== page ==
Why is a Redux reducer called a reducer?

Why is a Redux reducer called a reducer?

Whilst learning Redux I’ve came across Reducers. The documentation states:

The reducer is a pure function that takes the previous state and an action, and returns the next state. (previousState, action) => newState. It’s called a reducer because it’s the type of function you would pass to Array.prototype.reduce(reducer, ?initialValue) .

MDN describes the reduce method as:

The reduce() method applies a function against an accumulator and each value of the array (from left-to-right) to reduce it to a single value.

I’m still confused on why the Redux definition of a reducer as it’s making no sense. Secondly the MDN description doesn’t seem correct either. The reduce method isn’t always used to reduce to a single value. It can be used in place of map and filter and is actually faster when used in place of chaining.
Is the MDN description incorrect?
Jumping back to the Redux definition of a reducer, it states:

It’s called a reducer because it’s the type of function you would pass to Array.prototype.reduce(reducer, ?initialValue)

I’m under the impression that a reducer in Redux is responsible for modifying state. An example reducer:
const count = function(state, action) {
if(action.type == ‘INCREMENT’) {
return state + 1;
} else if(action.type == ‘DECREMENT’) {
return state – 1;
} else {
return state;
}
}

… I don’t see how this is a function that would be passed to reduce. How is that data being reduced to a single value? If this is a function you would pass to reduce then state would be the callback and action would be the initial value.
Thanks for any clear explanations. It’s difficult to conceptualize.

Solutions/Answers:

Solution 1:

The term “reduce” is actually a functional term used in functional programming. In a language like Haskell, F#, or even JavaScript, we define a transformation that takes a collection (of any size) as input and returns a single value as output.

So (not to be pedantic, but I find this helps me) think of it visually. We have a collection:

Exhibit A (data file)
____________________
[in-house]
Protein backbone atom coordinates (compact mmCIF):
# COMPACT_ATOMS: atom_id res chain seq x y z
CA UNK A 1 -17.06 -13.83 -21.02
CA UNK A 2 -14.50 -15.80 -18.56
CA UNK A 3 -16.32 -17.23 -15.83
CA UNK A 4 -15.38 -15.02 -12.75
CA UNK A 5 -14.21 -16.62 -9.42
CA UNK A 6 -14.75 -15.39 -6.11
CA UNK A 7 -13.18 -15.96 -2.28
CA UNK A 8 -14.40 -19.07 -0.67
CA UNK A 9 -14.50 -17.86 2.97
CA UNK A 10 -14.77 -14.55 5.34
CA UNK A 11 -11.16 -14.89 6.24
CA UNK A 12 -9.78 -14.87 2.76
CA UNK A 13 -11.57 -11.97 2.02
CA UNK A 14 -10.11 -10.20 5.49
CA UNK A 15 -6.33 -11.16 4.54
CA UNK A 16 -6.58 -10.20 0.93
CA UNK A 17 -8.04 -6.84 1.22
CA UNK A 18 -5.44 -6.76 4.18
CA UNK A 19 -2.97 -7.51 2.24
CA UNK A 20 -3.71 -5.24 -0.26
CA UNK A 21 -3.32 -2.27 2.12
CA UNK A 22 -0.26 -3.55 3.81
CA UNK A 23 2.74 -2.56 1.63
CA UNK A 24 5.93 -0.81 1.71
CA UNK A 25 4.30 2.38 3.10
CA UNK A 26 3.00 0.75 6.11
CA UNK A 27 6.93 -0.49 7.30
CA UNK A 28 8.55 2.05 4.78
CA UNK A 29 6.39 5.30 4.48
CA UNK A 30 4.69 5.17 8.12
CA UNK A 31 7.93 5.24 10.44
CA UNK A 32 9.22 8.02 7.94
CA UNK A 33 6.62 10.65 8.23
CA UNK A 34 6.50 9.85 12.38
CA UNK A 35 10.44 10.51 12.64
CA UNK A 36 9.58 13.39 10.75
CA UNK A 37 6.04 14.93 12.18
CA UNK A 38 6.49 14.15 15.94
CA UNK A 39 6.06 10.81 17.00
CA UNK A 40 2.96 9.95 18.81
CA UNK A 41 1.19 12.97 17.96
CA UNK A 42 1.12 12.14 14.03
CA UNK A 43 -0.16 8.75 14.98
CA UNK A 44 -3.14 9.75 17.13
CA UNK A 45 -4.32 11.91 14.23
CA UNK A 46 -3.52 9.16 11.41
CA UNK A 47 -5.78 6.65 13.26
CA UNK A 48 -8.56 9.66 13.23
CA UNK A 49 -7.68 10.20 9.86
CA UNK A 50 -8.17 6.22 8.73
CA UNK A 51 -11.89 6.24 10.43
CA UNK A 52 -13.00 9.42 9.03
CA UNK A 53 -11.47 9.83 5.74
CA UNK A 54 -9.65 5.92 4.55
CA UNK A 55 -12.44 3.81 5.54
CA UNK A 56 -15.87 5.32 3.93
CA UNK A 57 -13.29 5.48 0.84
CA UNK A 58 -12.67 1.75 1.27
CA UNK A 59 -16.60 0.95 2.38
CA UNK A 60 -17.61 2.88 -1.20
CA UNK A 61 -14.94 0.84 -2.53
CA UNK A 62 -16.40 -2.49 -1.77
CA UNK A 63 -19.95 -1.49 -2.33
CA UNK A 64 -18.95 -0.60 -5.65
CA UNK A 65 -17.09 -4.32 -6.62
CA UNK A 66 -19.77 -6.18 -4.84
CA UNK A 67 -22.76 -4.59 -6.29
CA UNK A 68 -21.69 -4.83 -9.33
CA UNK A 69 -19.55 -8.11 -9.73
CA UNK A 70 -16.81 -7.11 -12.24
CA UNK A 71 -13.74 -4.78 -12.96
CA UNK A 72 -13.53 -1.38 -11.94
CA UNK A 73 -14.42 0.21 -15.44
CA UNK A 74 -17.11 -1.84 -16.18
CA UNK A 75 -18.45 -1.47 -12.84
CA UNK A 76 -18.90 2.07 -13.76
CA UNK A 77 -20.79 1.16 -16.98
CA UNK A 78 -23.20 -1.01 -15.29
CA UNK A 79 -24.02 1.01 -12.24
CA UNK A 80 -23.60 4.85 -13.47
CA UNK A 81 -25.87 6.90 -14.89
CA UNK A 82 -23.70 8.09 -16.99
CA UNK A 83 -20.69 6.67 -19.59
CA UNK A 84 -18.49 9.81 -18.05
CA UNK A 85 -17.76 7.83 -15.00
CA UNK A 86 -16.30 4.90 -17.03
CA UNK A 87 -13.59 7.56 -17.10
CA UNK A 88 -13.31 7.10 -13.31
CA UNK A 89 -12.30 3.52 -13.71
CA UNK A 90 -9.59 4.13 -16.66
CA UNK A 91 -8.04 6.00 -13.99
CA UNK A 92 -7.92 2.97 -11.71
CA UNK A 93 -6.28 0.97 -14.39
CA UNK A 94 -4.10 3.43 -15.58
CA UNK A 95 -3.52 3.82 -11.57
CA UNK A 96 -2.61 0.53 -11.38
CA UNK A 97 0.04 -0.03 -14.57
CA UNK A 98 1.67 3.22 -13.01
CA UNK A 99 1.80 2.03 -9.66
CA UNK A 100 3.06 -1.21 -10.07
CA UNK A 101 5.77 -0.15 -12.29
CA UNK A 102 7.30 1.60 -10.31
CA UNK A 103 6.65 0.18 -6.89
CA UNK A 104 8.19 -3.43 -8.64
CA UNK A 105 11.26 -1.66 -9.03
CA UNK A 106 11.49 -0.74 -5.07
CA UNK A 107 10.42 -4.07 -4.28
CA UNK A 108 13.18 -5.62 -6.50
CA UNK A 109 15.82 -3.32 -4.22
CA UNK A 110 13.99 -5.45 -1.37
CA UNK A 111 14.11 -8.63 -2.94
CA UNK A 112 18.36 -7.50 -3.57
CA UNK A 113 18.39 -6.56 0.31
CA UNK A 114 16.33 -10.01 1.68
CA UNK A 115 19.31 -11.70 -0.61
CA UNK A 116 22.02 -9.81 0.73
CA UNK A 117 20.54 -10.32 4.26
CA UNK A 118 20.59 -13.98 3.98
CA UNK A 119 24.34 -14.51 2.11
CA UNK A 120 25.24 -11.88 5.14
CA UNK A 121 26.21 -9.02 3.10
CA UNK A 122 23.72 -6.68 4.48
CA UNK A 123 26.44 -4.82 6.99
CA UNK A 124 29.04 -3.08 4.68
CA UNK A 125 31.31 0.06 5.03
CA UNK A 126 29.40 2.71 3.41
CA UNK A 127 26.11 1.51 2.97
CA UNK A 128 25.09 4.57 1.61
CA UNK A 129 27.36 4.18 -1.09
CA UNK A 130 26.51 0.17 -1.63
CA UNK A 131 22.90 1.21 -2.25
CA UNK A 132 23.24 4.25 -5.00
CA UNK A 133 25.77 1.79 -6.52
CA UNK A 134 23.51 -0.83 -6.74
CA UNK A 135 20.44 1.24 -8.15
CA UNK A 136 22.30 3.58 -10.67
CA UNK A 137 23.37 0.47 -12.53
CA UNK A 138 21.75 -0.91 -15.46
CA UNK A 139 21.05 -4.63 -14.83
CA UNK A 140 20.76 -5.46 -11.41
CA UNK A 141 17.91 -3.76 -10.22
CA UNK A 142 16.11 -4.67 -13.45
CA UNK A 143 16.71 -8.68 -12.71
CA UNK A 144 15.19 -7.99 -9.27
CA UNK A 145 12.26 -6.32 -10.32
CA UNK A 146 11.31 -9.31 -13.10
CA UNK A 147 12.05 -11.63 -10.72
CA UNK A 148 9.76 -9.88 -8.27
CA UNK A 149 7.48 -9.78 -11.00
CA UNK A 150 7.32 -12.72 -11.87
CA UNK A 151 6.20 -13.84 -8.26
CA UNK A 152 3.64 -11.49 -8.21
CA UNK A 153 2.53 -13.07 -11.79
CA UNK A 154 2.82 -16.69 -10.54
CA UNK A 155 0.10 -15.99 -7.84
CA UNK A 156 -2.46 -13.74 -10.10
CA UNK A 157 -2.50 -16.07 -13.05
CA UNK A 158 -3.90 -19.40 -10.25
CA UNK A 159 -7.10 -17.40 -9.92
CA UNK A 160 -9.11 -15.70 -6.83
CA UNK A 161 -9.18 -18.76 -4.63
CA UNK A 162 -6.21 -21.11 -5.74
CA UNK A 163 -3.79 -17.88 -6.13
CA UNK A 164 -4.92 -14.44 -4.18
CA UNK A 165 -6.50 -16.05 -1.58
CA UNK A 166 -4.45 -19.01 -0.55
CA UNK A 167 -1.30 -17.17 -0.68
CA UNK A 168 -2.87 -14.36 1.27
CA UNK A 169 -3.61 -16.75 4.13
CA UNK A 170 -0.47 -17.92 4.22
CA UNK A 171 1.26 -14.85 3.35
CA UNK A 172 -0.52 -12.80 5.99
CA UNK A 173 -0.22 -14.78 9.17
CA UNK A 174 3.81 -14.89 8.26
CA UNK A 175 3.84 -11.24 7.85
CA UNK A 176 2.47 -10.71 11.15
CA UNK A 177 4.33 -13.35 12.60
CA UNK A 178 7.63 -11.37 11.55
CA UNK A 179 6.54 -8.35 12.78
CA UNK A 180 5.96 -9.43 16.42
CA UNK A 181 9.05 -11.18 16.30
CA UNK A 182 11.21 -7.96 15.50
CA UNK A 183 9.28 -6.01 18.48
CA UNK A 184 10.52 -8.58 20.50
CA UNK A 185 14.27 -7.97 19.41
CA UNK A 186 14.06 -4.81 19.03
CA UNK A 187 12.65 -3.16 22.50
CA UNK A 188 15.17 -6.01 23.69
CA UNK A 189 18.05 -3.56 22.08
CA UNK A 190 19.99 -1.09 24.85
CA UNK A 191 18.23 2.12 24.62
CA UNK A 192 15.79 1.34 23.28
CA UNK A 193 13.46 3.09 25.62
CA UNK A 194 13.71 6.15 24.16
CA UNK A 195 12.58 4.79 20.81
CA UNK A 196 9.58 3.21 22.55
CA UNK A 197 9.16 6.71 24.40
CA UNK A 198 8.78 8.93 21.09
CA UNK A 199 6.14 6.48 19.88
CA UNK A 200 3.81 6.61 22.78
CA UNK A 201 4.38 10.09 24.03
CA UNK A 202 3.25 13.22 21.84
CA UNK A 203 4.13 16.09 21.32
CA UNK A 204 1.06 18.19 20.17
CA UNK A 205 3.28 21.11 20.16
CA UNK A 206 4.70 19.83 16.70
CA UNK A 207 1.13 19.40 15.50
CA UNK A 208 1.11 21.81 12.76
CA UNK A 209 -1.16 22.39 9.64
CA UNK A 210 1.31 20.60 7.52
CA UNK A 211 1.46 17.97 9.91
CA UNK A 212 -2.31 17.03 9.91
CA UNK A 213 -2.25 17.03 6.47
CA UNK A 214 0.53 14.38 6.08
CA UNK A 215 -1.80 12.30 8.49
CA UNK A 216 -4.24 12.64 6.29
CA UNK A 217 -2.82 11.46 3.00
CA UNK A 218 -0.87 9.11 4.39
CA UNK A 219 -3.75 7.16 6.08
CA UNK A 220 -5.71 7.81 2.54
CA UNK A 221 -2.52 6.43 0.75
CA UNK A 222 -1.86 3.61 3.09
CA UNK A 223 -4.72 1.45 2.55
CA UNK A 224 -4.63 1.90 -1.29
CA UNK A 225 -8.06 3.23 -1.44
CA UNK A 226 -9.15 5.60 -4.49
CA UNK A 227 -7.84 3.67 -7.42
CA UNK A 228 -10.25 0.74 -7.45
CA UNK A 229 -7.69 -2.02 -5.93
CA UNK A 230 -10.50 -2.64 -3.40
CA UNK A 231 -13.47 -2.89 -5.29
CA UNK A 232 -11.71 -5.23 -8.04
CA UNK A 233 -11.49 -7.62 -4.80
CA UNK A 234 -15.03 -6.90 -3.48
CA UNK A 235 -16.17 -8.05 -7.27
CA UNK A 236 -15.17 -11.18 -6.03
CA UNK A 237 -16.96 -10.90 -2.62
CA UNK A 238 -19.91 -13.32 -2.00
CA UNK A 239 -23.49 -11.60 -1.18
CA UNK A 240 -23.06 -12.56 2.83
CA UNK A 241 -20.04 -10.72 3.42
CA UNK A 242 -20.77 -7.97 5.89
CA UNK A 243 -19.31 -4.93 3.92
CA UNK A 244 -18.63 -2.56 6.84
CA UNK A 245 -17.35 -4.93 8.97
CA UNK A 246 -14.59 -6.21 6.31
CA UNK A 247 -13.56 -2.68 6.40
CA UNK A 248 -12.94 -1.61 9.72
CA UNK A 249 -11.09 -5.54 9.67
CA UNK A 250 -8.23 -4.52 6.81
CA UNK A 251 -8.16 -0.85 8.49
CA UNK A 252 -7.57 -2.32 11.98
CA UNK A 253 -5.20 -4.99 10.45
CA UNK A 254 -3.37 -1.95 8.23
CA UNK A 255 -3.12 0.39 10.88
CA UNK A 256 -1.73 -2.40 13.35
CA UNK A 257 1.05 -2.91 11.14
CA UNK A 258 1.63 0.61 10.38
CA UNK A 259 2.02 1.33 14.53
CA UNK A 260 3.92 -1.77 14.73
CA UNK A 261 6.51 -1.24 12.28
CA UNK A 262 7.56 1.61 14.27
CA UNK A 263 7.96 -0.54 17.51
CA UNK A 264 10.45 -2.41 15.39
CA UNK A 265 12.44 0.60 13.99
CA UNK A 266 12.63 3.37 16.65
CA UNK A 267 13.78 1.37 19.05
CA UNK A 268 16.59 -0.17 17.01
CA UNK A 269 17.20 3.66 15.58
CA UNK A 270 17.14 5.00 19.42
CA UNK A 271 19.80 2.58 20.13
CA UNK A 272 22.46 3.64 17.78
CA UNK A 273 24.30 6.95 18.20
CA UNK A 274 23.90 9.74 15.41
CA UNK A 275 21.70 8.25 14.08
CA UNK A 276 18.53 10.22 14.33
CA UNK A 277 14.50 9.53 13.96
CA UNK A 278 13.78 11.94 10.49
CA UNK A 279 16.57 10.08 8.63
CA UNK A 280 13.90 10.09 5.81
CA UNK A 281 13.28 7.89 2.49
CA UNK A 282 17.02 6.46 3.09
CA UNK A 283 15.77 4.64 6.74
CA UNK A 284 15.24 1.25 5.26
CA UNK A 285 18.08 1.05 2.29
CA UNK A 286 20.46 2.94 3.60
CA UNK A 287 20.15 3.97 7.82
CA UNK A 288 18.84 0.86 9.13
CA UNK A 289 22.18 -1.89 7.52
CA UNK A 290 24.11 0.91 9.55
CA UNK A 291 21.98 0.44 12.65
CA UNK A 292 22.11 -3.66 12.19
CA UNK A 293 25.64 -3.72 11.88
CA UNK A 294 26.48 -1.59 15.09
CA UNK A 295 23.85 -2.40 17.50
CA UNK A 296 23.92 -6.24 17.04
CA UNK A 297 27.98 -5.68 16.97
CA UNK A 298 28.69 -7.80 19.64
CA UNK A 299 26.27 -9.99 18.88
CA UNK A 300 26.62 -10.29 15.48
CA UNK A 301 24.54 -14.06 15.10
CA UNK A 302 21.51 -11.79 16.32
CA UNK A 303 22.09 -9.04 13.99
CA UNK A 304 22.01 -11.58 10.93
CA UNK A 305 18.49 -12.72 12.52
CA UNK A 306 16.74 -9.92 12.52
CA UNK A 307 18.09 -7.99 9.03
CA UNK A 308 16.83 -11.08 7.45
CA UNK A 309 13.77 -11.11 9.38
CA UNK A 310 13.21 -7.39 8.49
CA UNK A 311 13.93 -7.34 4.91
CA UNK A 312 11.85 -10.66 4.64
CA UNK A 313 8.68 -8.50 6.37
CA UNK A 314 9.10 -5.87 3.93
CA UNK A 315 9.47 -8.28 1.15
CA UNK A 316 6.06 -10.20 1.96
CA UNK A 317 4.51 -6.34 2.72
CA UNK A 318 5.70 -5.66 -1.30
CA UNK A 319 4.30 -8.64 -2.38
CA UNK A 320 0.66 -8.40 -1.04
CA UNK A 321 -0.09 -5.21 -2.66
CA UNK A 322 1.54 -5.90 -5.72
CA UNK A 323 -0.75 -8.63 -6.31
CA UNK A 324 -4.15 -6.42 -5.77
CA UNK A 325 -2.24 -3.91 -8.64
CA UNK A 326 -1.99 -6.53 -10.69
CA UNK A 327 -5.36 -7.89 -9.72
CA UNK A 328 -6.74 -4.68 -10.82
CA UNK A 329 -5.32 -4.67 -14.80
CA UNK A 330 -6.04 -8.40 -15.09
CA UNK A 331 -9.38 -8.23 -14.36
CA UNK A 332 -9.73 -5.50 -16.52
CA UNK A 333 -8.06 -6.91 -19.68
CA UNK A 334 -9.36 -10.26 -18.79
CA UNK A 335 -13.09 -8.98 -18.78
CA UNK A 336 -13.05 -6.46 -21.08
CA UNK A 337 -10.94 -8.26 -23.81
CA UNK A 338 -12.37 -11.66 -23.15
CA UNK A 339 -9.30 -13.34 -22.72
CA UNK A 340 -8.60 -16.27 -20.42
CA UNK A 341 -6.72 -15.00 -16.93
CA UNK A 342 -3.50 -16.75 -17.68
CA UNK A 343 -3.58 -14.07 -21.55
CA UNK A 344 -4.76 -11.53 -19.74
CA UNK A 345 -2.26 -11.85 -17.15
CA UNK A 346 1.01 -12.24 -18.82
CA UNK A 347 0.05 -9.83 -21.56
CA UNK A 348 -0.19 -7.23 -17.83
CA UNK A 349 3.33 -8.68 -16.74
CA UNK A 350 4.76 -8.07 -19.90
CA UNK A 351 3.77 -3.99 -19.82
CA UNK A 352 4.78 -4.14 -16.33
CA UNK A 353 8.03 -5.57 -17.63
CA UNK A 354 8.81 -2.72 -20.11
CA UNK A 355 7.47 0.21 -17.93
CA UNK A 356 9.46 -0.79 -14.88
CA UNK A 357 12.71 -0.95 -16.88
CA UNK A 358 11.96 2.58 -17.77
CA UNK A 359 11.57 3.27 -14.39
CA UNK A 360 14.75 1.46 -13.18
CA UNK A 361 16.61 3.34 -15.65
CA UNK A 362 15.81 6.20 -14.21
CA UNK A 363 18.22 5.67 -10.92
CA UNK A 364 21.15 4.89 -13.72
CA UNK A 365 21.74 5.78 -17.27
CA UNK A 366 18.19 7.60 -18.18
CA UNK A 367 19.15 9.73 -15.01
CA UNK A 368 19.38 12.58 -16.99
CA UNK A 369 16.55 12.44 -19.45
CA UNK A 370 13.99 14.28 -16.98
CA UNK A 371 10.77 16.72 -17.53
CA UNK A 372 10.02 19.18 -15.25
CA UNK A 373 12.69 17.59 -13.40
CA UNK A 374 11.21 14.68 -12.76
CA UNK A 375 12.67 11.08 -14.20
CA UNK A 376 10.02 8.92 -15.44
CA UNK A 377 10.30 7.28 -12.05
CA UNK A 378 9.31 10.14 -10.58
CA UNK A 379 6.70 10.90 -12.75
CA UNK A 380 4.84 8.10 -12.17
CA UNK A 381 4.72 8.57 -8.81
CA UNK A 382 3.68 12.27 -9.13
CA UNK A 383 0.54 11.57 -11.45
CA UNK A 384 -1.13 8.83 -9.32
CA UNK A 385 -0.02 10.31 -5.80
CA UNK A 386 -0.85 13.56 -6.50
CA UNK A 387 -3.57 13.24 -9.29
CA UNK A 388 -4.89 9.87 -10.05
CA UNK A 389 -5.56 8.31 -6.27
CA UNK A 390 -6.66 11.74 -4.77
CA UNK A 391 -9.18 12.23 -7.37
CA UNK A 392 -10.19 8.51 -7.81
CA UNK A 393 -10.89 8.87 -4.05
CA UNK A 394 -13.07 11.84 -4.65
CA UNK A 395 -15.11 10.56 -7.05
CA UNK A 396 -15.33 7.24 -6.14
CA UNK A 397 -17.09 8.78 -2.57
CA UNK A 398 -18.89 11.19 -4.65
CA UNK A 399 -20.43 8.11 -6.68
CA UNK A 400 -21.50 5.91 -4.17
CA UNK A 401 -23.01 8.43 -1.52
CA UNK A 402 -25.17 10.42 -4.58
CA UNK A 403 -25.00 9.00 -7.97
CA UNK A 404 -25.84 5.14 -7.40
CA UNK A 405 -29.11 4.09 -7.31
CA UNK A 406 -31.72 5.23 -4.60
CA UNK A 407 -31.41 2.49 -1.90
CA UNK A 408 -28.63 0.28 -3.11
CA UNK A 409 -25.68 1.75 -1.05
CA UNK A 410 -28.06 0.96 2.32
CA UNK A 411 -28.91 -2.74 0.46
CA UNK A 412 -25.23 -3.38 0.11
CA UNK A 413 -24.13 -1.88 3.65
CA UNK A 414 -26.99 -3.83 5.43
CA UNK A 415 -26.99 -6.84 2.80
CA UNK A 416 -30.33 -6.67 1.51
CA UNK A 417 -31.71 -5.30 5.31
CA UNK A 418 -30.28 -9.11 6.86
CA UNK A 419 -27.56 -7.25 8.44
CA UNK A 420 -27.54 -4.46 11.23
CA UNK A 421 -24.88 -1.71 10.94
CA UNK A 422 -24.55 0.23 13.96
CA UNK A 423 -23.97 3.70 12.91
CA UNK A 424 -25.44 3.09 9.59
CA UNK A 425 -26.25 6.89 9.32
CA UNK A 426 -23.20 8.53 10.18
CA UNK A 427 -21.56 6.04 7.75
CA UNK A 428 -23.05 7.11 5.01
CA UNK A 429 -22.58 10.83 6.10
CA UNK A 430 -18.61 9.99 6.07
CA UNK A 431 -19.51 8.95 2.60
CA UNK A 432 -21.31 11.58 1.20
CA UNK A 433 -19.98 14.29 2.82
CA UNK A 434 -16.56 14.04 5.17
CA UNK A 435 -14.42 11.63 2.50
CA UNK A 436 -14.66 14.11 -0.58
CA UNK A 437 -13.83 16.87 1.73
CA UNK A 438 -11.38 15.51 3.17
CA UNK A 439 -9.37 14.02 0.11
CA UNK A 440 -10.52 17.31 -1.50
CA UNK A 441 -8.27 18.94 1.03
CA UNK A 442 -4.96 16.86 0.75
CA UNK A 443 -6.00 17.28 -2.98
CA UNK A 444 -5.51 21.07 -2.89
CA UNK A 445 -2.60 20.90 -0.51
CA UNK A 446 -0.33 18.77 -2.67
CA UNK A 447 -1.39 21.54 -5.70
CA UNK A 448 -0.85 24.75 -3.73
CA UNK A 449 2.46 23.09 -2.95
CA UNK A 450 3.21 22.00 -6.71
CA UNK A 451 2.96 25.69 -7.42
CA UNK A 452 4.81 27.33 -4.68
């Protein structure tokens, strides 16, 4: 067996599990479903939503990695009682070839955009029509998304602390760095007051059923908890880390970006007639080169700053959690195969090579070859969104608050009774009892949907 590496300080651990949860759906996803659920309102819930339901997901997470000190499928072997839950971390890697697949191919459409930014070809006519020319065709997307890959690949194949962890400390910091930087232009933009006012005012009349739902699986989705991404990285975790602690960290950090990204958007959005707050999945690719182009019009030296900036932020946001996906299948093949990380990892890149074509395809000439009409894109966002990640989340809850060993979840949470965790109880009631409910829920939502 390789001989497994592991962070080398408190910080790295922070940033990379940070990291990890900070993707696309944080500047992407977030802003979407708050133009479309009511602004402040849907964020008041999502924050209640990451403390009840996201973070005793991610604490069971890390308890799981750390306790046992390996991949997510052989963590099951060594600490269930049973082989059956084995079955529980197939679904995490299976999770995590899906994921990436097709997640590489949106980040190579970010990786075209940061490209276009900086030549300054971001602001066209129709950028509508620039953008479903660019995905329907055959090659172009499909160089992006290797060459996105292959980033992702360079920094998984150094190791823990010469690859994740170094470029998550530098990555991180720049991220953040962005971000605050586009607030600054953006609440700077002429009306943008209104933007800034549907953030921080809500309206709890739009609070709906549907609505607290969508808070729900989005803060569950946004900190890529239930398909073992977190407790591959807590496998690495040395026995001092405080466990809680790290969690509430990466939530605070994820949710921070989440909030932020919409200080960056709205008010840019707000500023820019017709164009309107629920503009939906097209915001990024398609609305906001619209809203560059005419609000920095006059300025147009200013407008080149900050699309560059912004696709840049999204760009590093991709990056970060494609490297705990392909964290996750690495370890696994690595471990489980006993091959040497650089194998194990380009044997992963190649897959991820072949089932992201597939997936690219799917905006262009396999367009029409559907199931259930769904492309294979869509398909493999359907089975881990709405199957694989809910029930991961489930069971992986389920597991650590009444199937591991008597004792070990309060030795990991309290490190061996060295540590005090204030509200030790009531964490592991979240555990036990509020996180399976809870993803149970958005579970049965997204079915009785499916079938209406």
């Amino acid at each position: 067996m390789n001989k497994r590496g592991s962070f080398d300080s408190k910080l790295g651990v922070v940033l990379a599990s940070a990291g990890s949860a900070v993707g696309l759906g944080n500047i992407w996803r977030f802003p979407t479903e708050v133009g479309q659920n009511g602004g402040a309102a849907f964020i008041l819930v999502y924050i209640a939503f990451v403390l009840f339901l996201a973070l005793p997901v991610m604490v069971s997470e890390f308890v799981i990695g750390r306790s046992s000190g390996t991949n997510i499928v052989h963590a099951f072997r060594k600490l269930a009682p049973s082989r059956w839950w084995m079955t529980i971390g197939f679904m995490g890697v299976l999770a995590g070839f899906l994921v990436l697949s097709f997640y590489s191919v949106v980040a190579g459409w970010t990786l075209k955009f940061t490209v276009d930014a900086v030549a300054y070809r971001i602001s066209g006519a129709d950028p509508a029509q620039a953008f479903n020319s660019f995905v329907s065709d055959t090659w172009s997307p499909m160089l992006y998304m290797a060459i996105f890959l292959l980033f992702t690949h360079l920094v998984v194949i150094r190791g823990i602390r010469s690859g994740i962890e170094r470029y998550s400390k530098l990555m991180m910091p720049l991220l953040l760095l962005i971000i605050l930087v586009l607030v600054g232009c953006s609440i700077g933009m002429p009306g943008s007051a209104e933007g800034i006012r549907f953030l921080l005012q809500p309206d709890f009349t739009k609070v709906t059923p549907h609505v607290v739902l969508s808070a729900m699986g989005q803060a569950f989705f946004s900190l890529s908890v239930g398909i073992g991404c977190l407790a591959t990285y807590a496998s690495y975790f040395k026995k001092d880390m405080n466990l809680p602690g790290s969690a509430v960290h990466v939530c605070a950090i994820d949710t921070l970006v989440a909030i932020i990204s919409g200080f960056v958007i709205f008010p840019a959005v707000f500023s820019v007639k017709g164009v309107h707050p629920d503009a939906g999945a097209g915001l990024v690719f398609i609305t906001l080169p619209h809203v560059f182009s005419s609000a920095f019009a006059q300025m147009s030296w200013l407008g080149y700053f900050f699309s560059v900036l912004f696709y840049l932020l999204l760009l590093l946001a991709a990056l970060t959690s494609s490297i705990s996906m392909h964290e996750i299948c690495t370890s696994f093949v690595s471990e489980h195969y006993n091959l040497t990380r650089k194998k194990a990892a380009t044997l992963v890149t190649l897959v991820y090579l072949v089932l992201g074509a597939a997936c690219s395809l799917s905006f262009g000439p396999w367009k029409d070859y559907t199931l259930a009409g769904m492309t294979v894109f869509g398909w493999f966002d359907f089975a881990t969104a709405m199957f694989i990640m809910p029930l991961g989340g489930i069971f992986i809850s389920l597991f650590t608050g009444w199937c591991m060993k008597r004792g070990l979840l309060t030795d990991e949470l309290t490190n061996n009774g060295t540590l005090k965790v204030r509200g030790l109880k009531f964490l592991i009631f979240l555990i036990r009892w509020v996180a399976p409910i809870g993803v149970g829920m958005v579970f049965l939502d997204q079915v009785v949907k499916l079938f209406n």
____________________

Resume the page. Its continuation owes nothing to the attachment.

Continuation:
[][][][][][][][][][]

…which we want to collapse into a single value.

N

Programming functionally, we would do this with a single function that we could call recursively on each element of the collection. But if you do that, you need to keep track of the intermediate value somewhere, right? Non-pure implementations might keep some kind of “accumulator” or variable outside of the function to keep track of the state, like so:

var accumulator = 0;
var myArray = [1,2,3,4,5];

myArray.reduce(function (each) {
    accumulator += 0;
});

return accumulator;

With pure functions, though, we can’t do this – because by definition, pure functions can’t have effects outside of their function scope. Instead or relying on an external variable that encapsulates our “state” between calls, we simply pass the state along in the method.

var myArray = [1,2,3,4,5];

return myArray.reduce(function (accumulator, each) {
    return accumulator + each;
}, 0);

In this case, we call the function a “reducer” because of its method signature. We have each (or current – any name is fine), representing an object in the collection; and state (or previous), which is passed to each iteration of the function, representing the results of the transformation we’ve already done to the previous elements in the collection.

Related:  Mongoose: multiple query populate in a single call

Note that the MDN documentation you referenced is correct; the reduce() function always does return a single value. In fact, the reduce method in any language is a higher-order function that takes a “reducer” (a function with the method signature defined above) and returns a single value. Now, yes, you can do other stuff with it, if your function that you call has side effects, but you shouldn’t. (Essentially, don’t use .reduce() as a foreach.) Even if the method you call with reduce has side effects, the return value of reduce itself will be a single value, not a collection.

The cool thing is this pattern doesn’t just have to apply to arrays or concrete collections, as you’ve seen in React; this pattern can be applied to streams as well, since they’re pure functions.

Hope this helps. For what it’s worth, the definition on the Redux site could be improved (as the concept of a reducer isn’t just because of Javascript’s Array prototype method). You should submit a PR!

Edit: There’s a Wikipedia article on the subject. Note that reduce has different names, and in functional languages, it’s commonly known as Fold. https://en.wikipedia.org/wiki/Fold_(higher-order_function)#Folds_as_structural_transformations

Solution 2:

The reason why a redux reducer is called a reducer is because you could “reduce” a collection of actions and an initial state (of the store) on which to perform these actions to get the resulting final state.

How? To answer that, let me define a reducer again: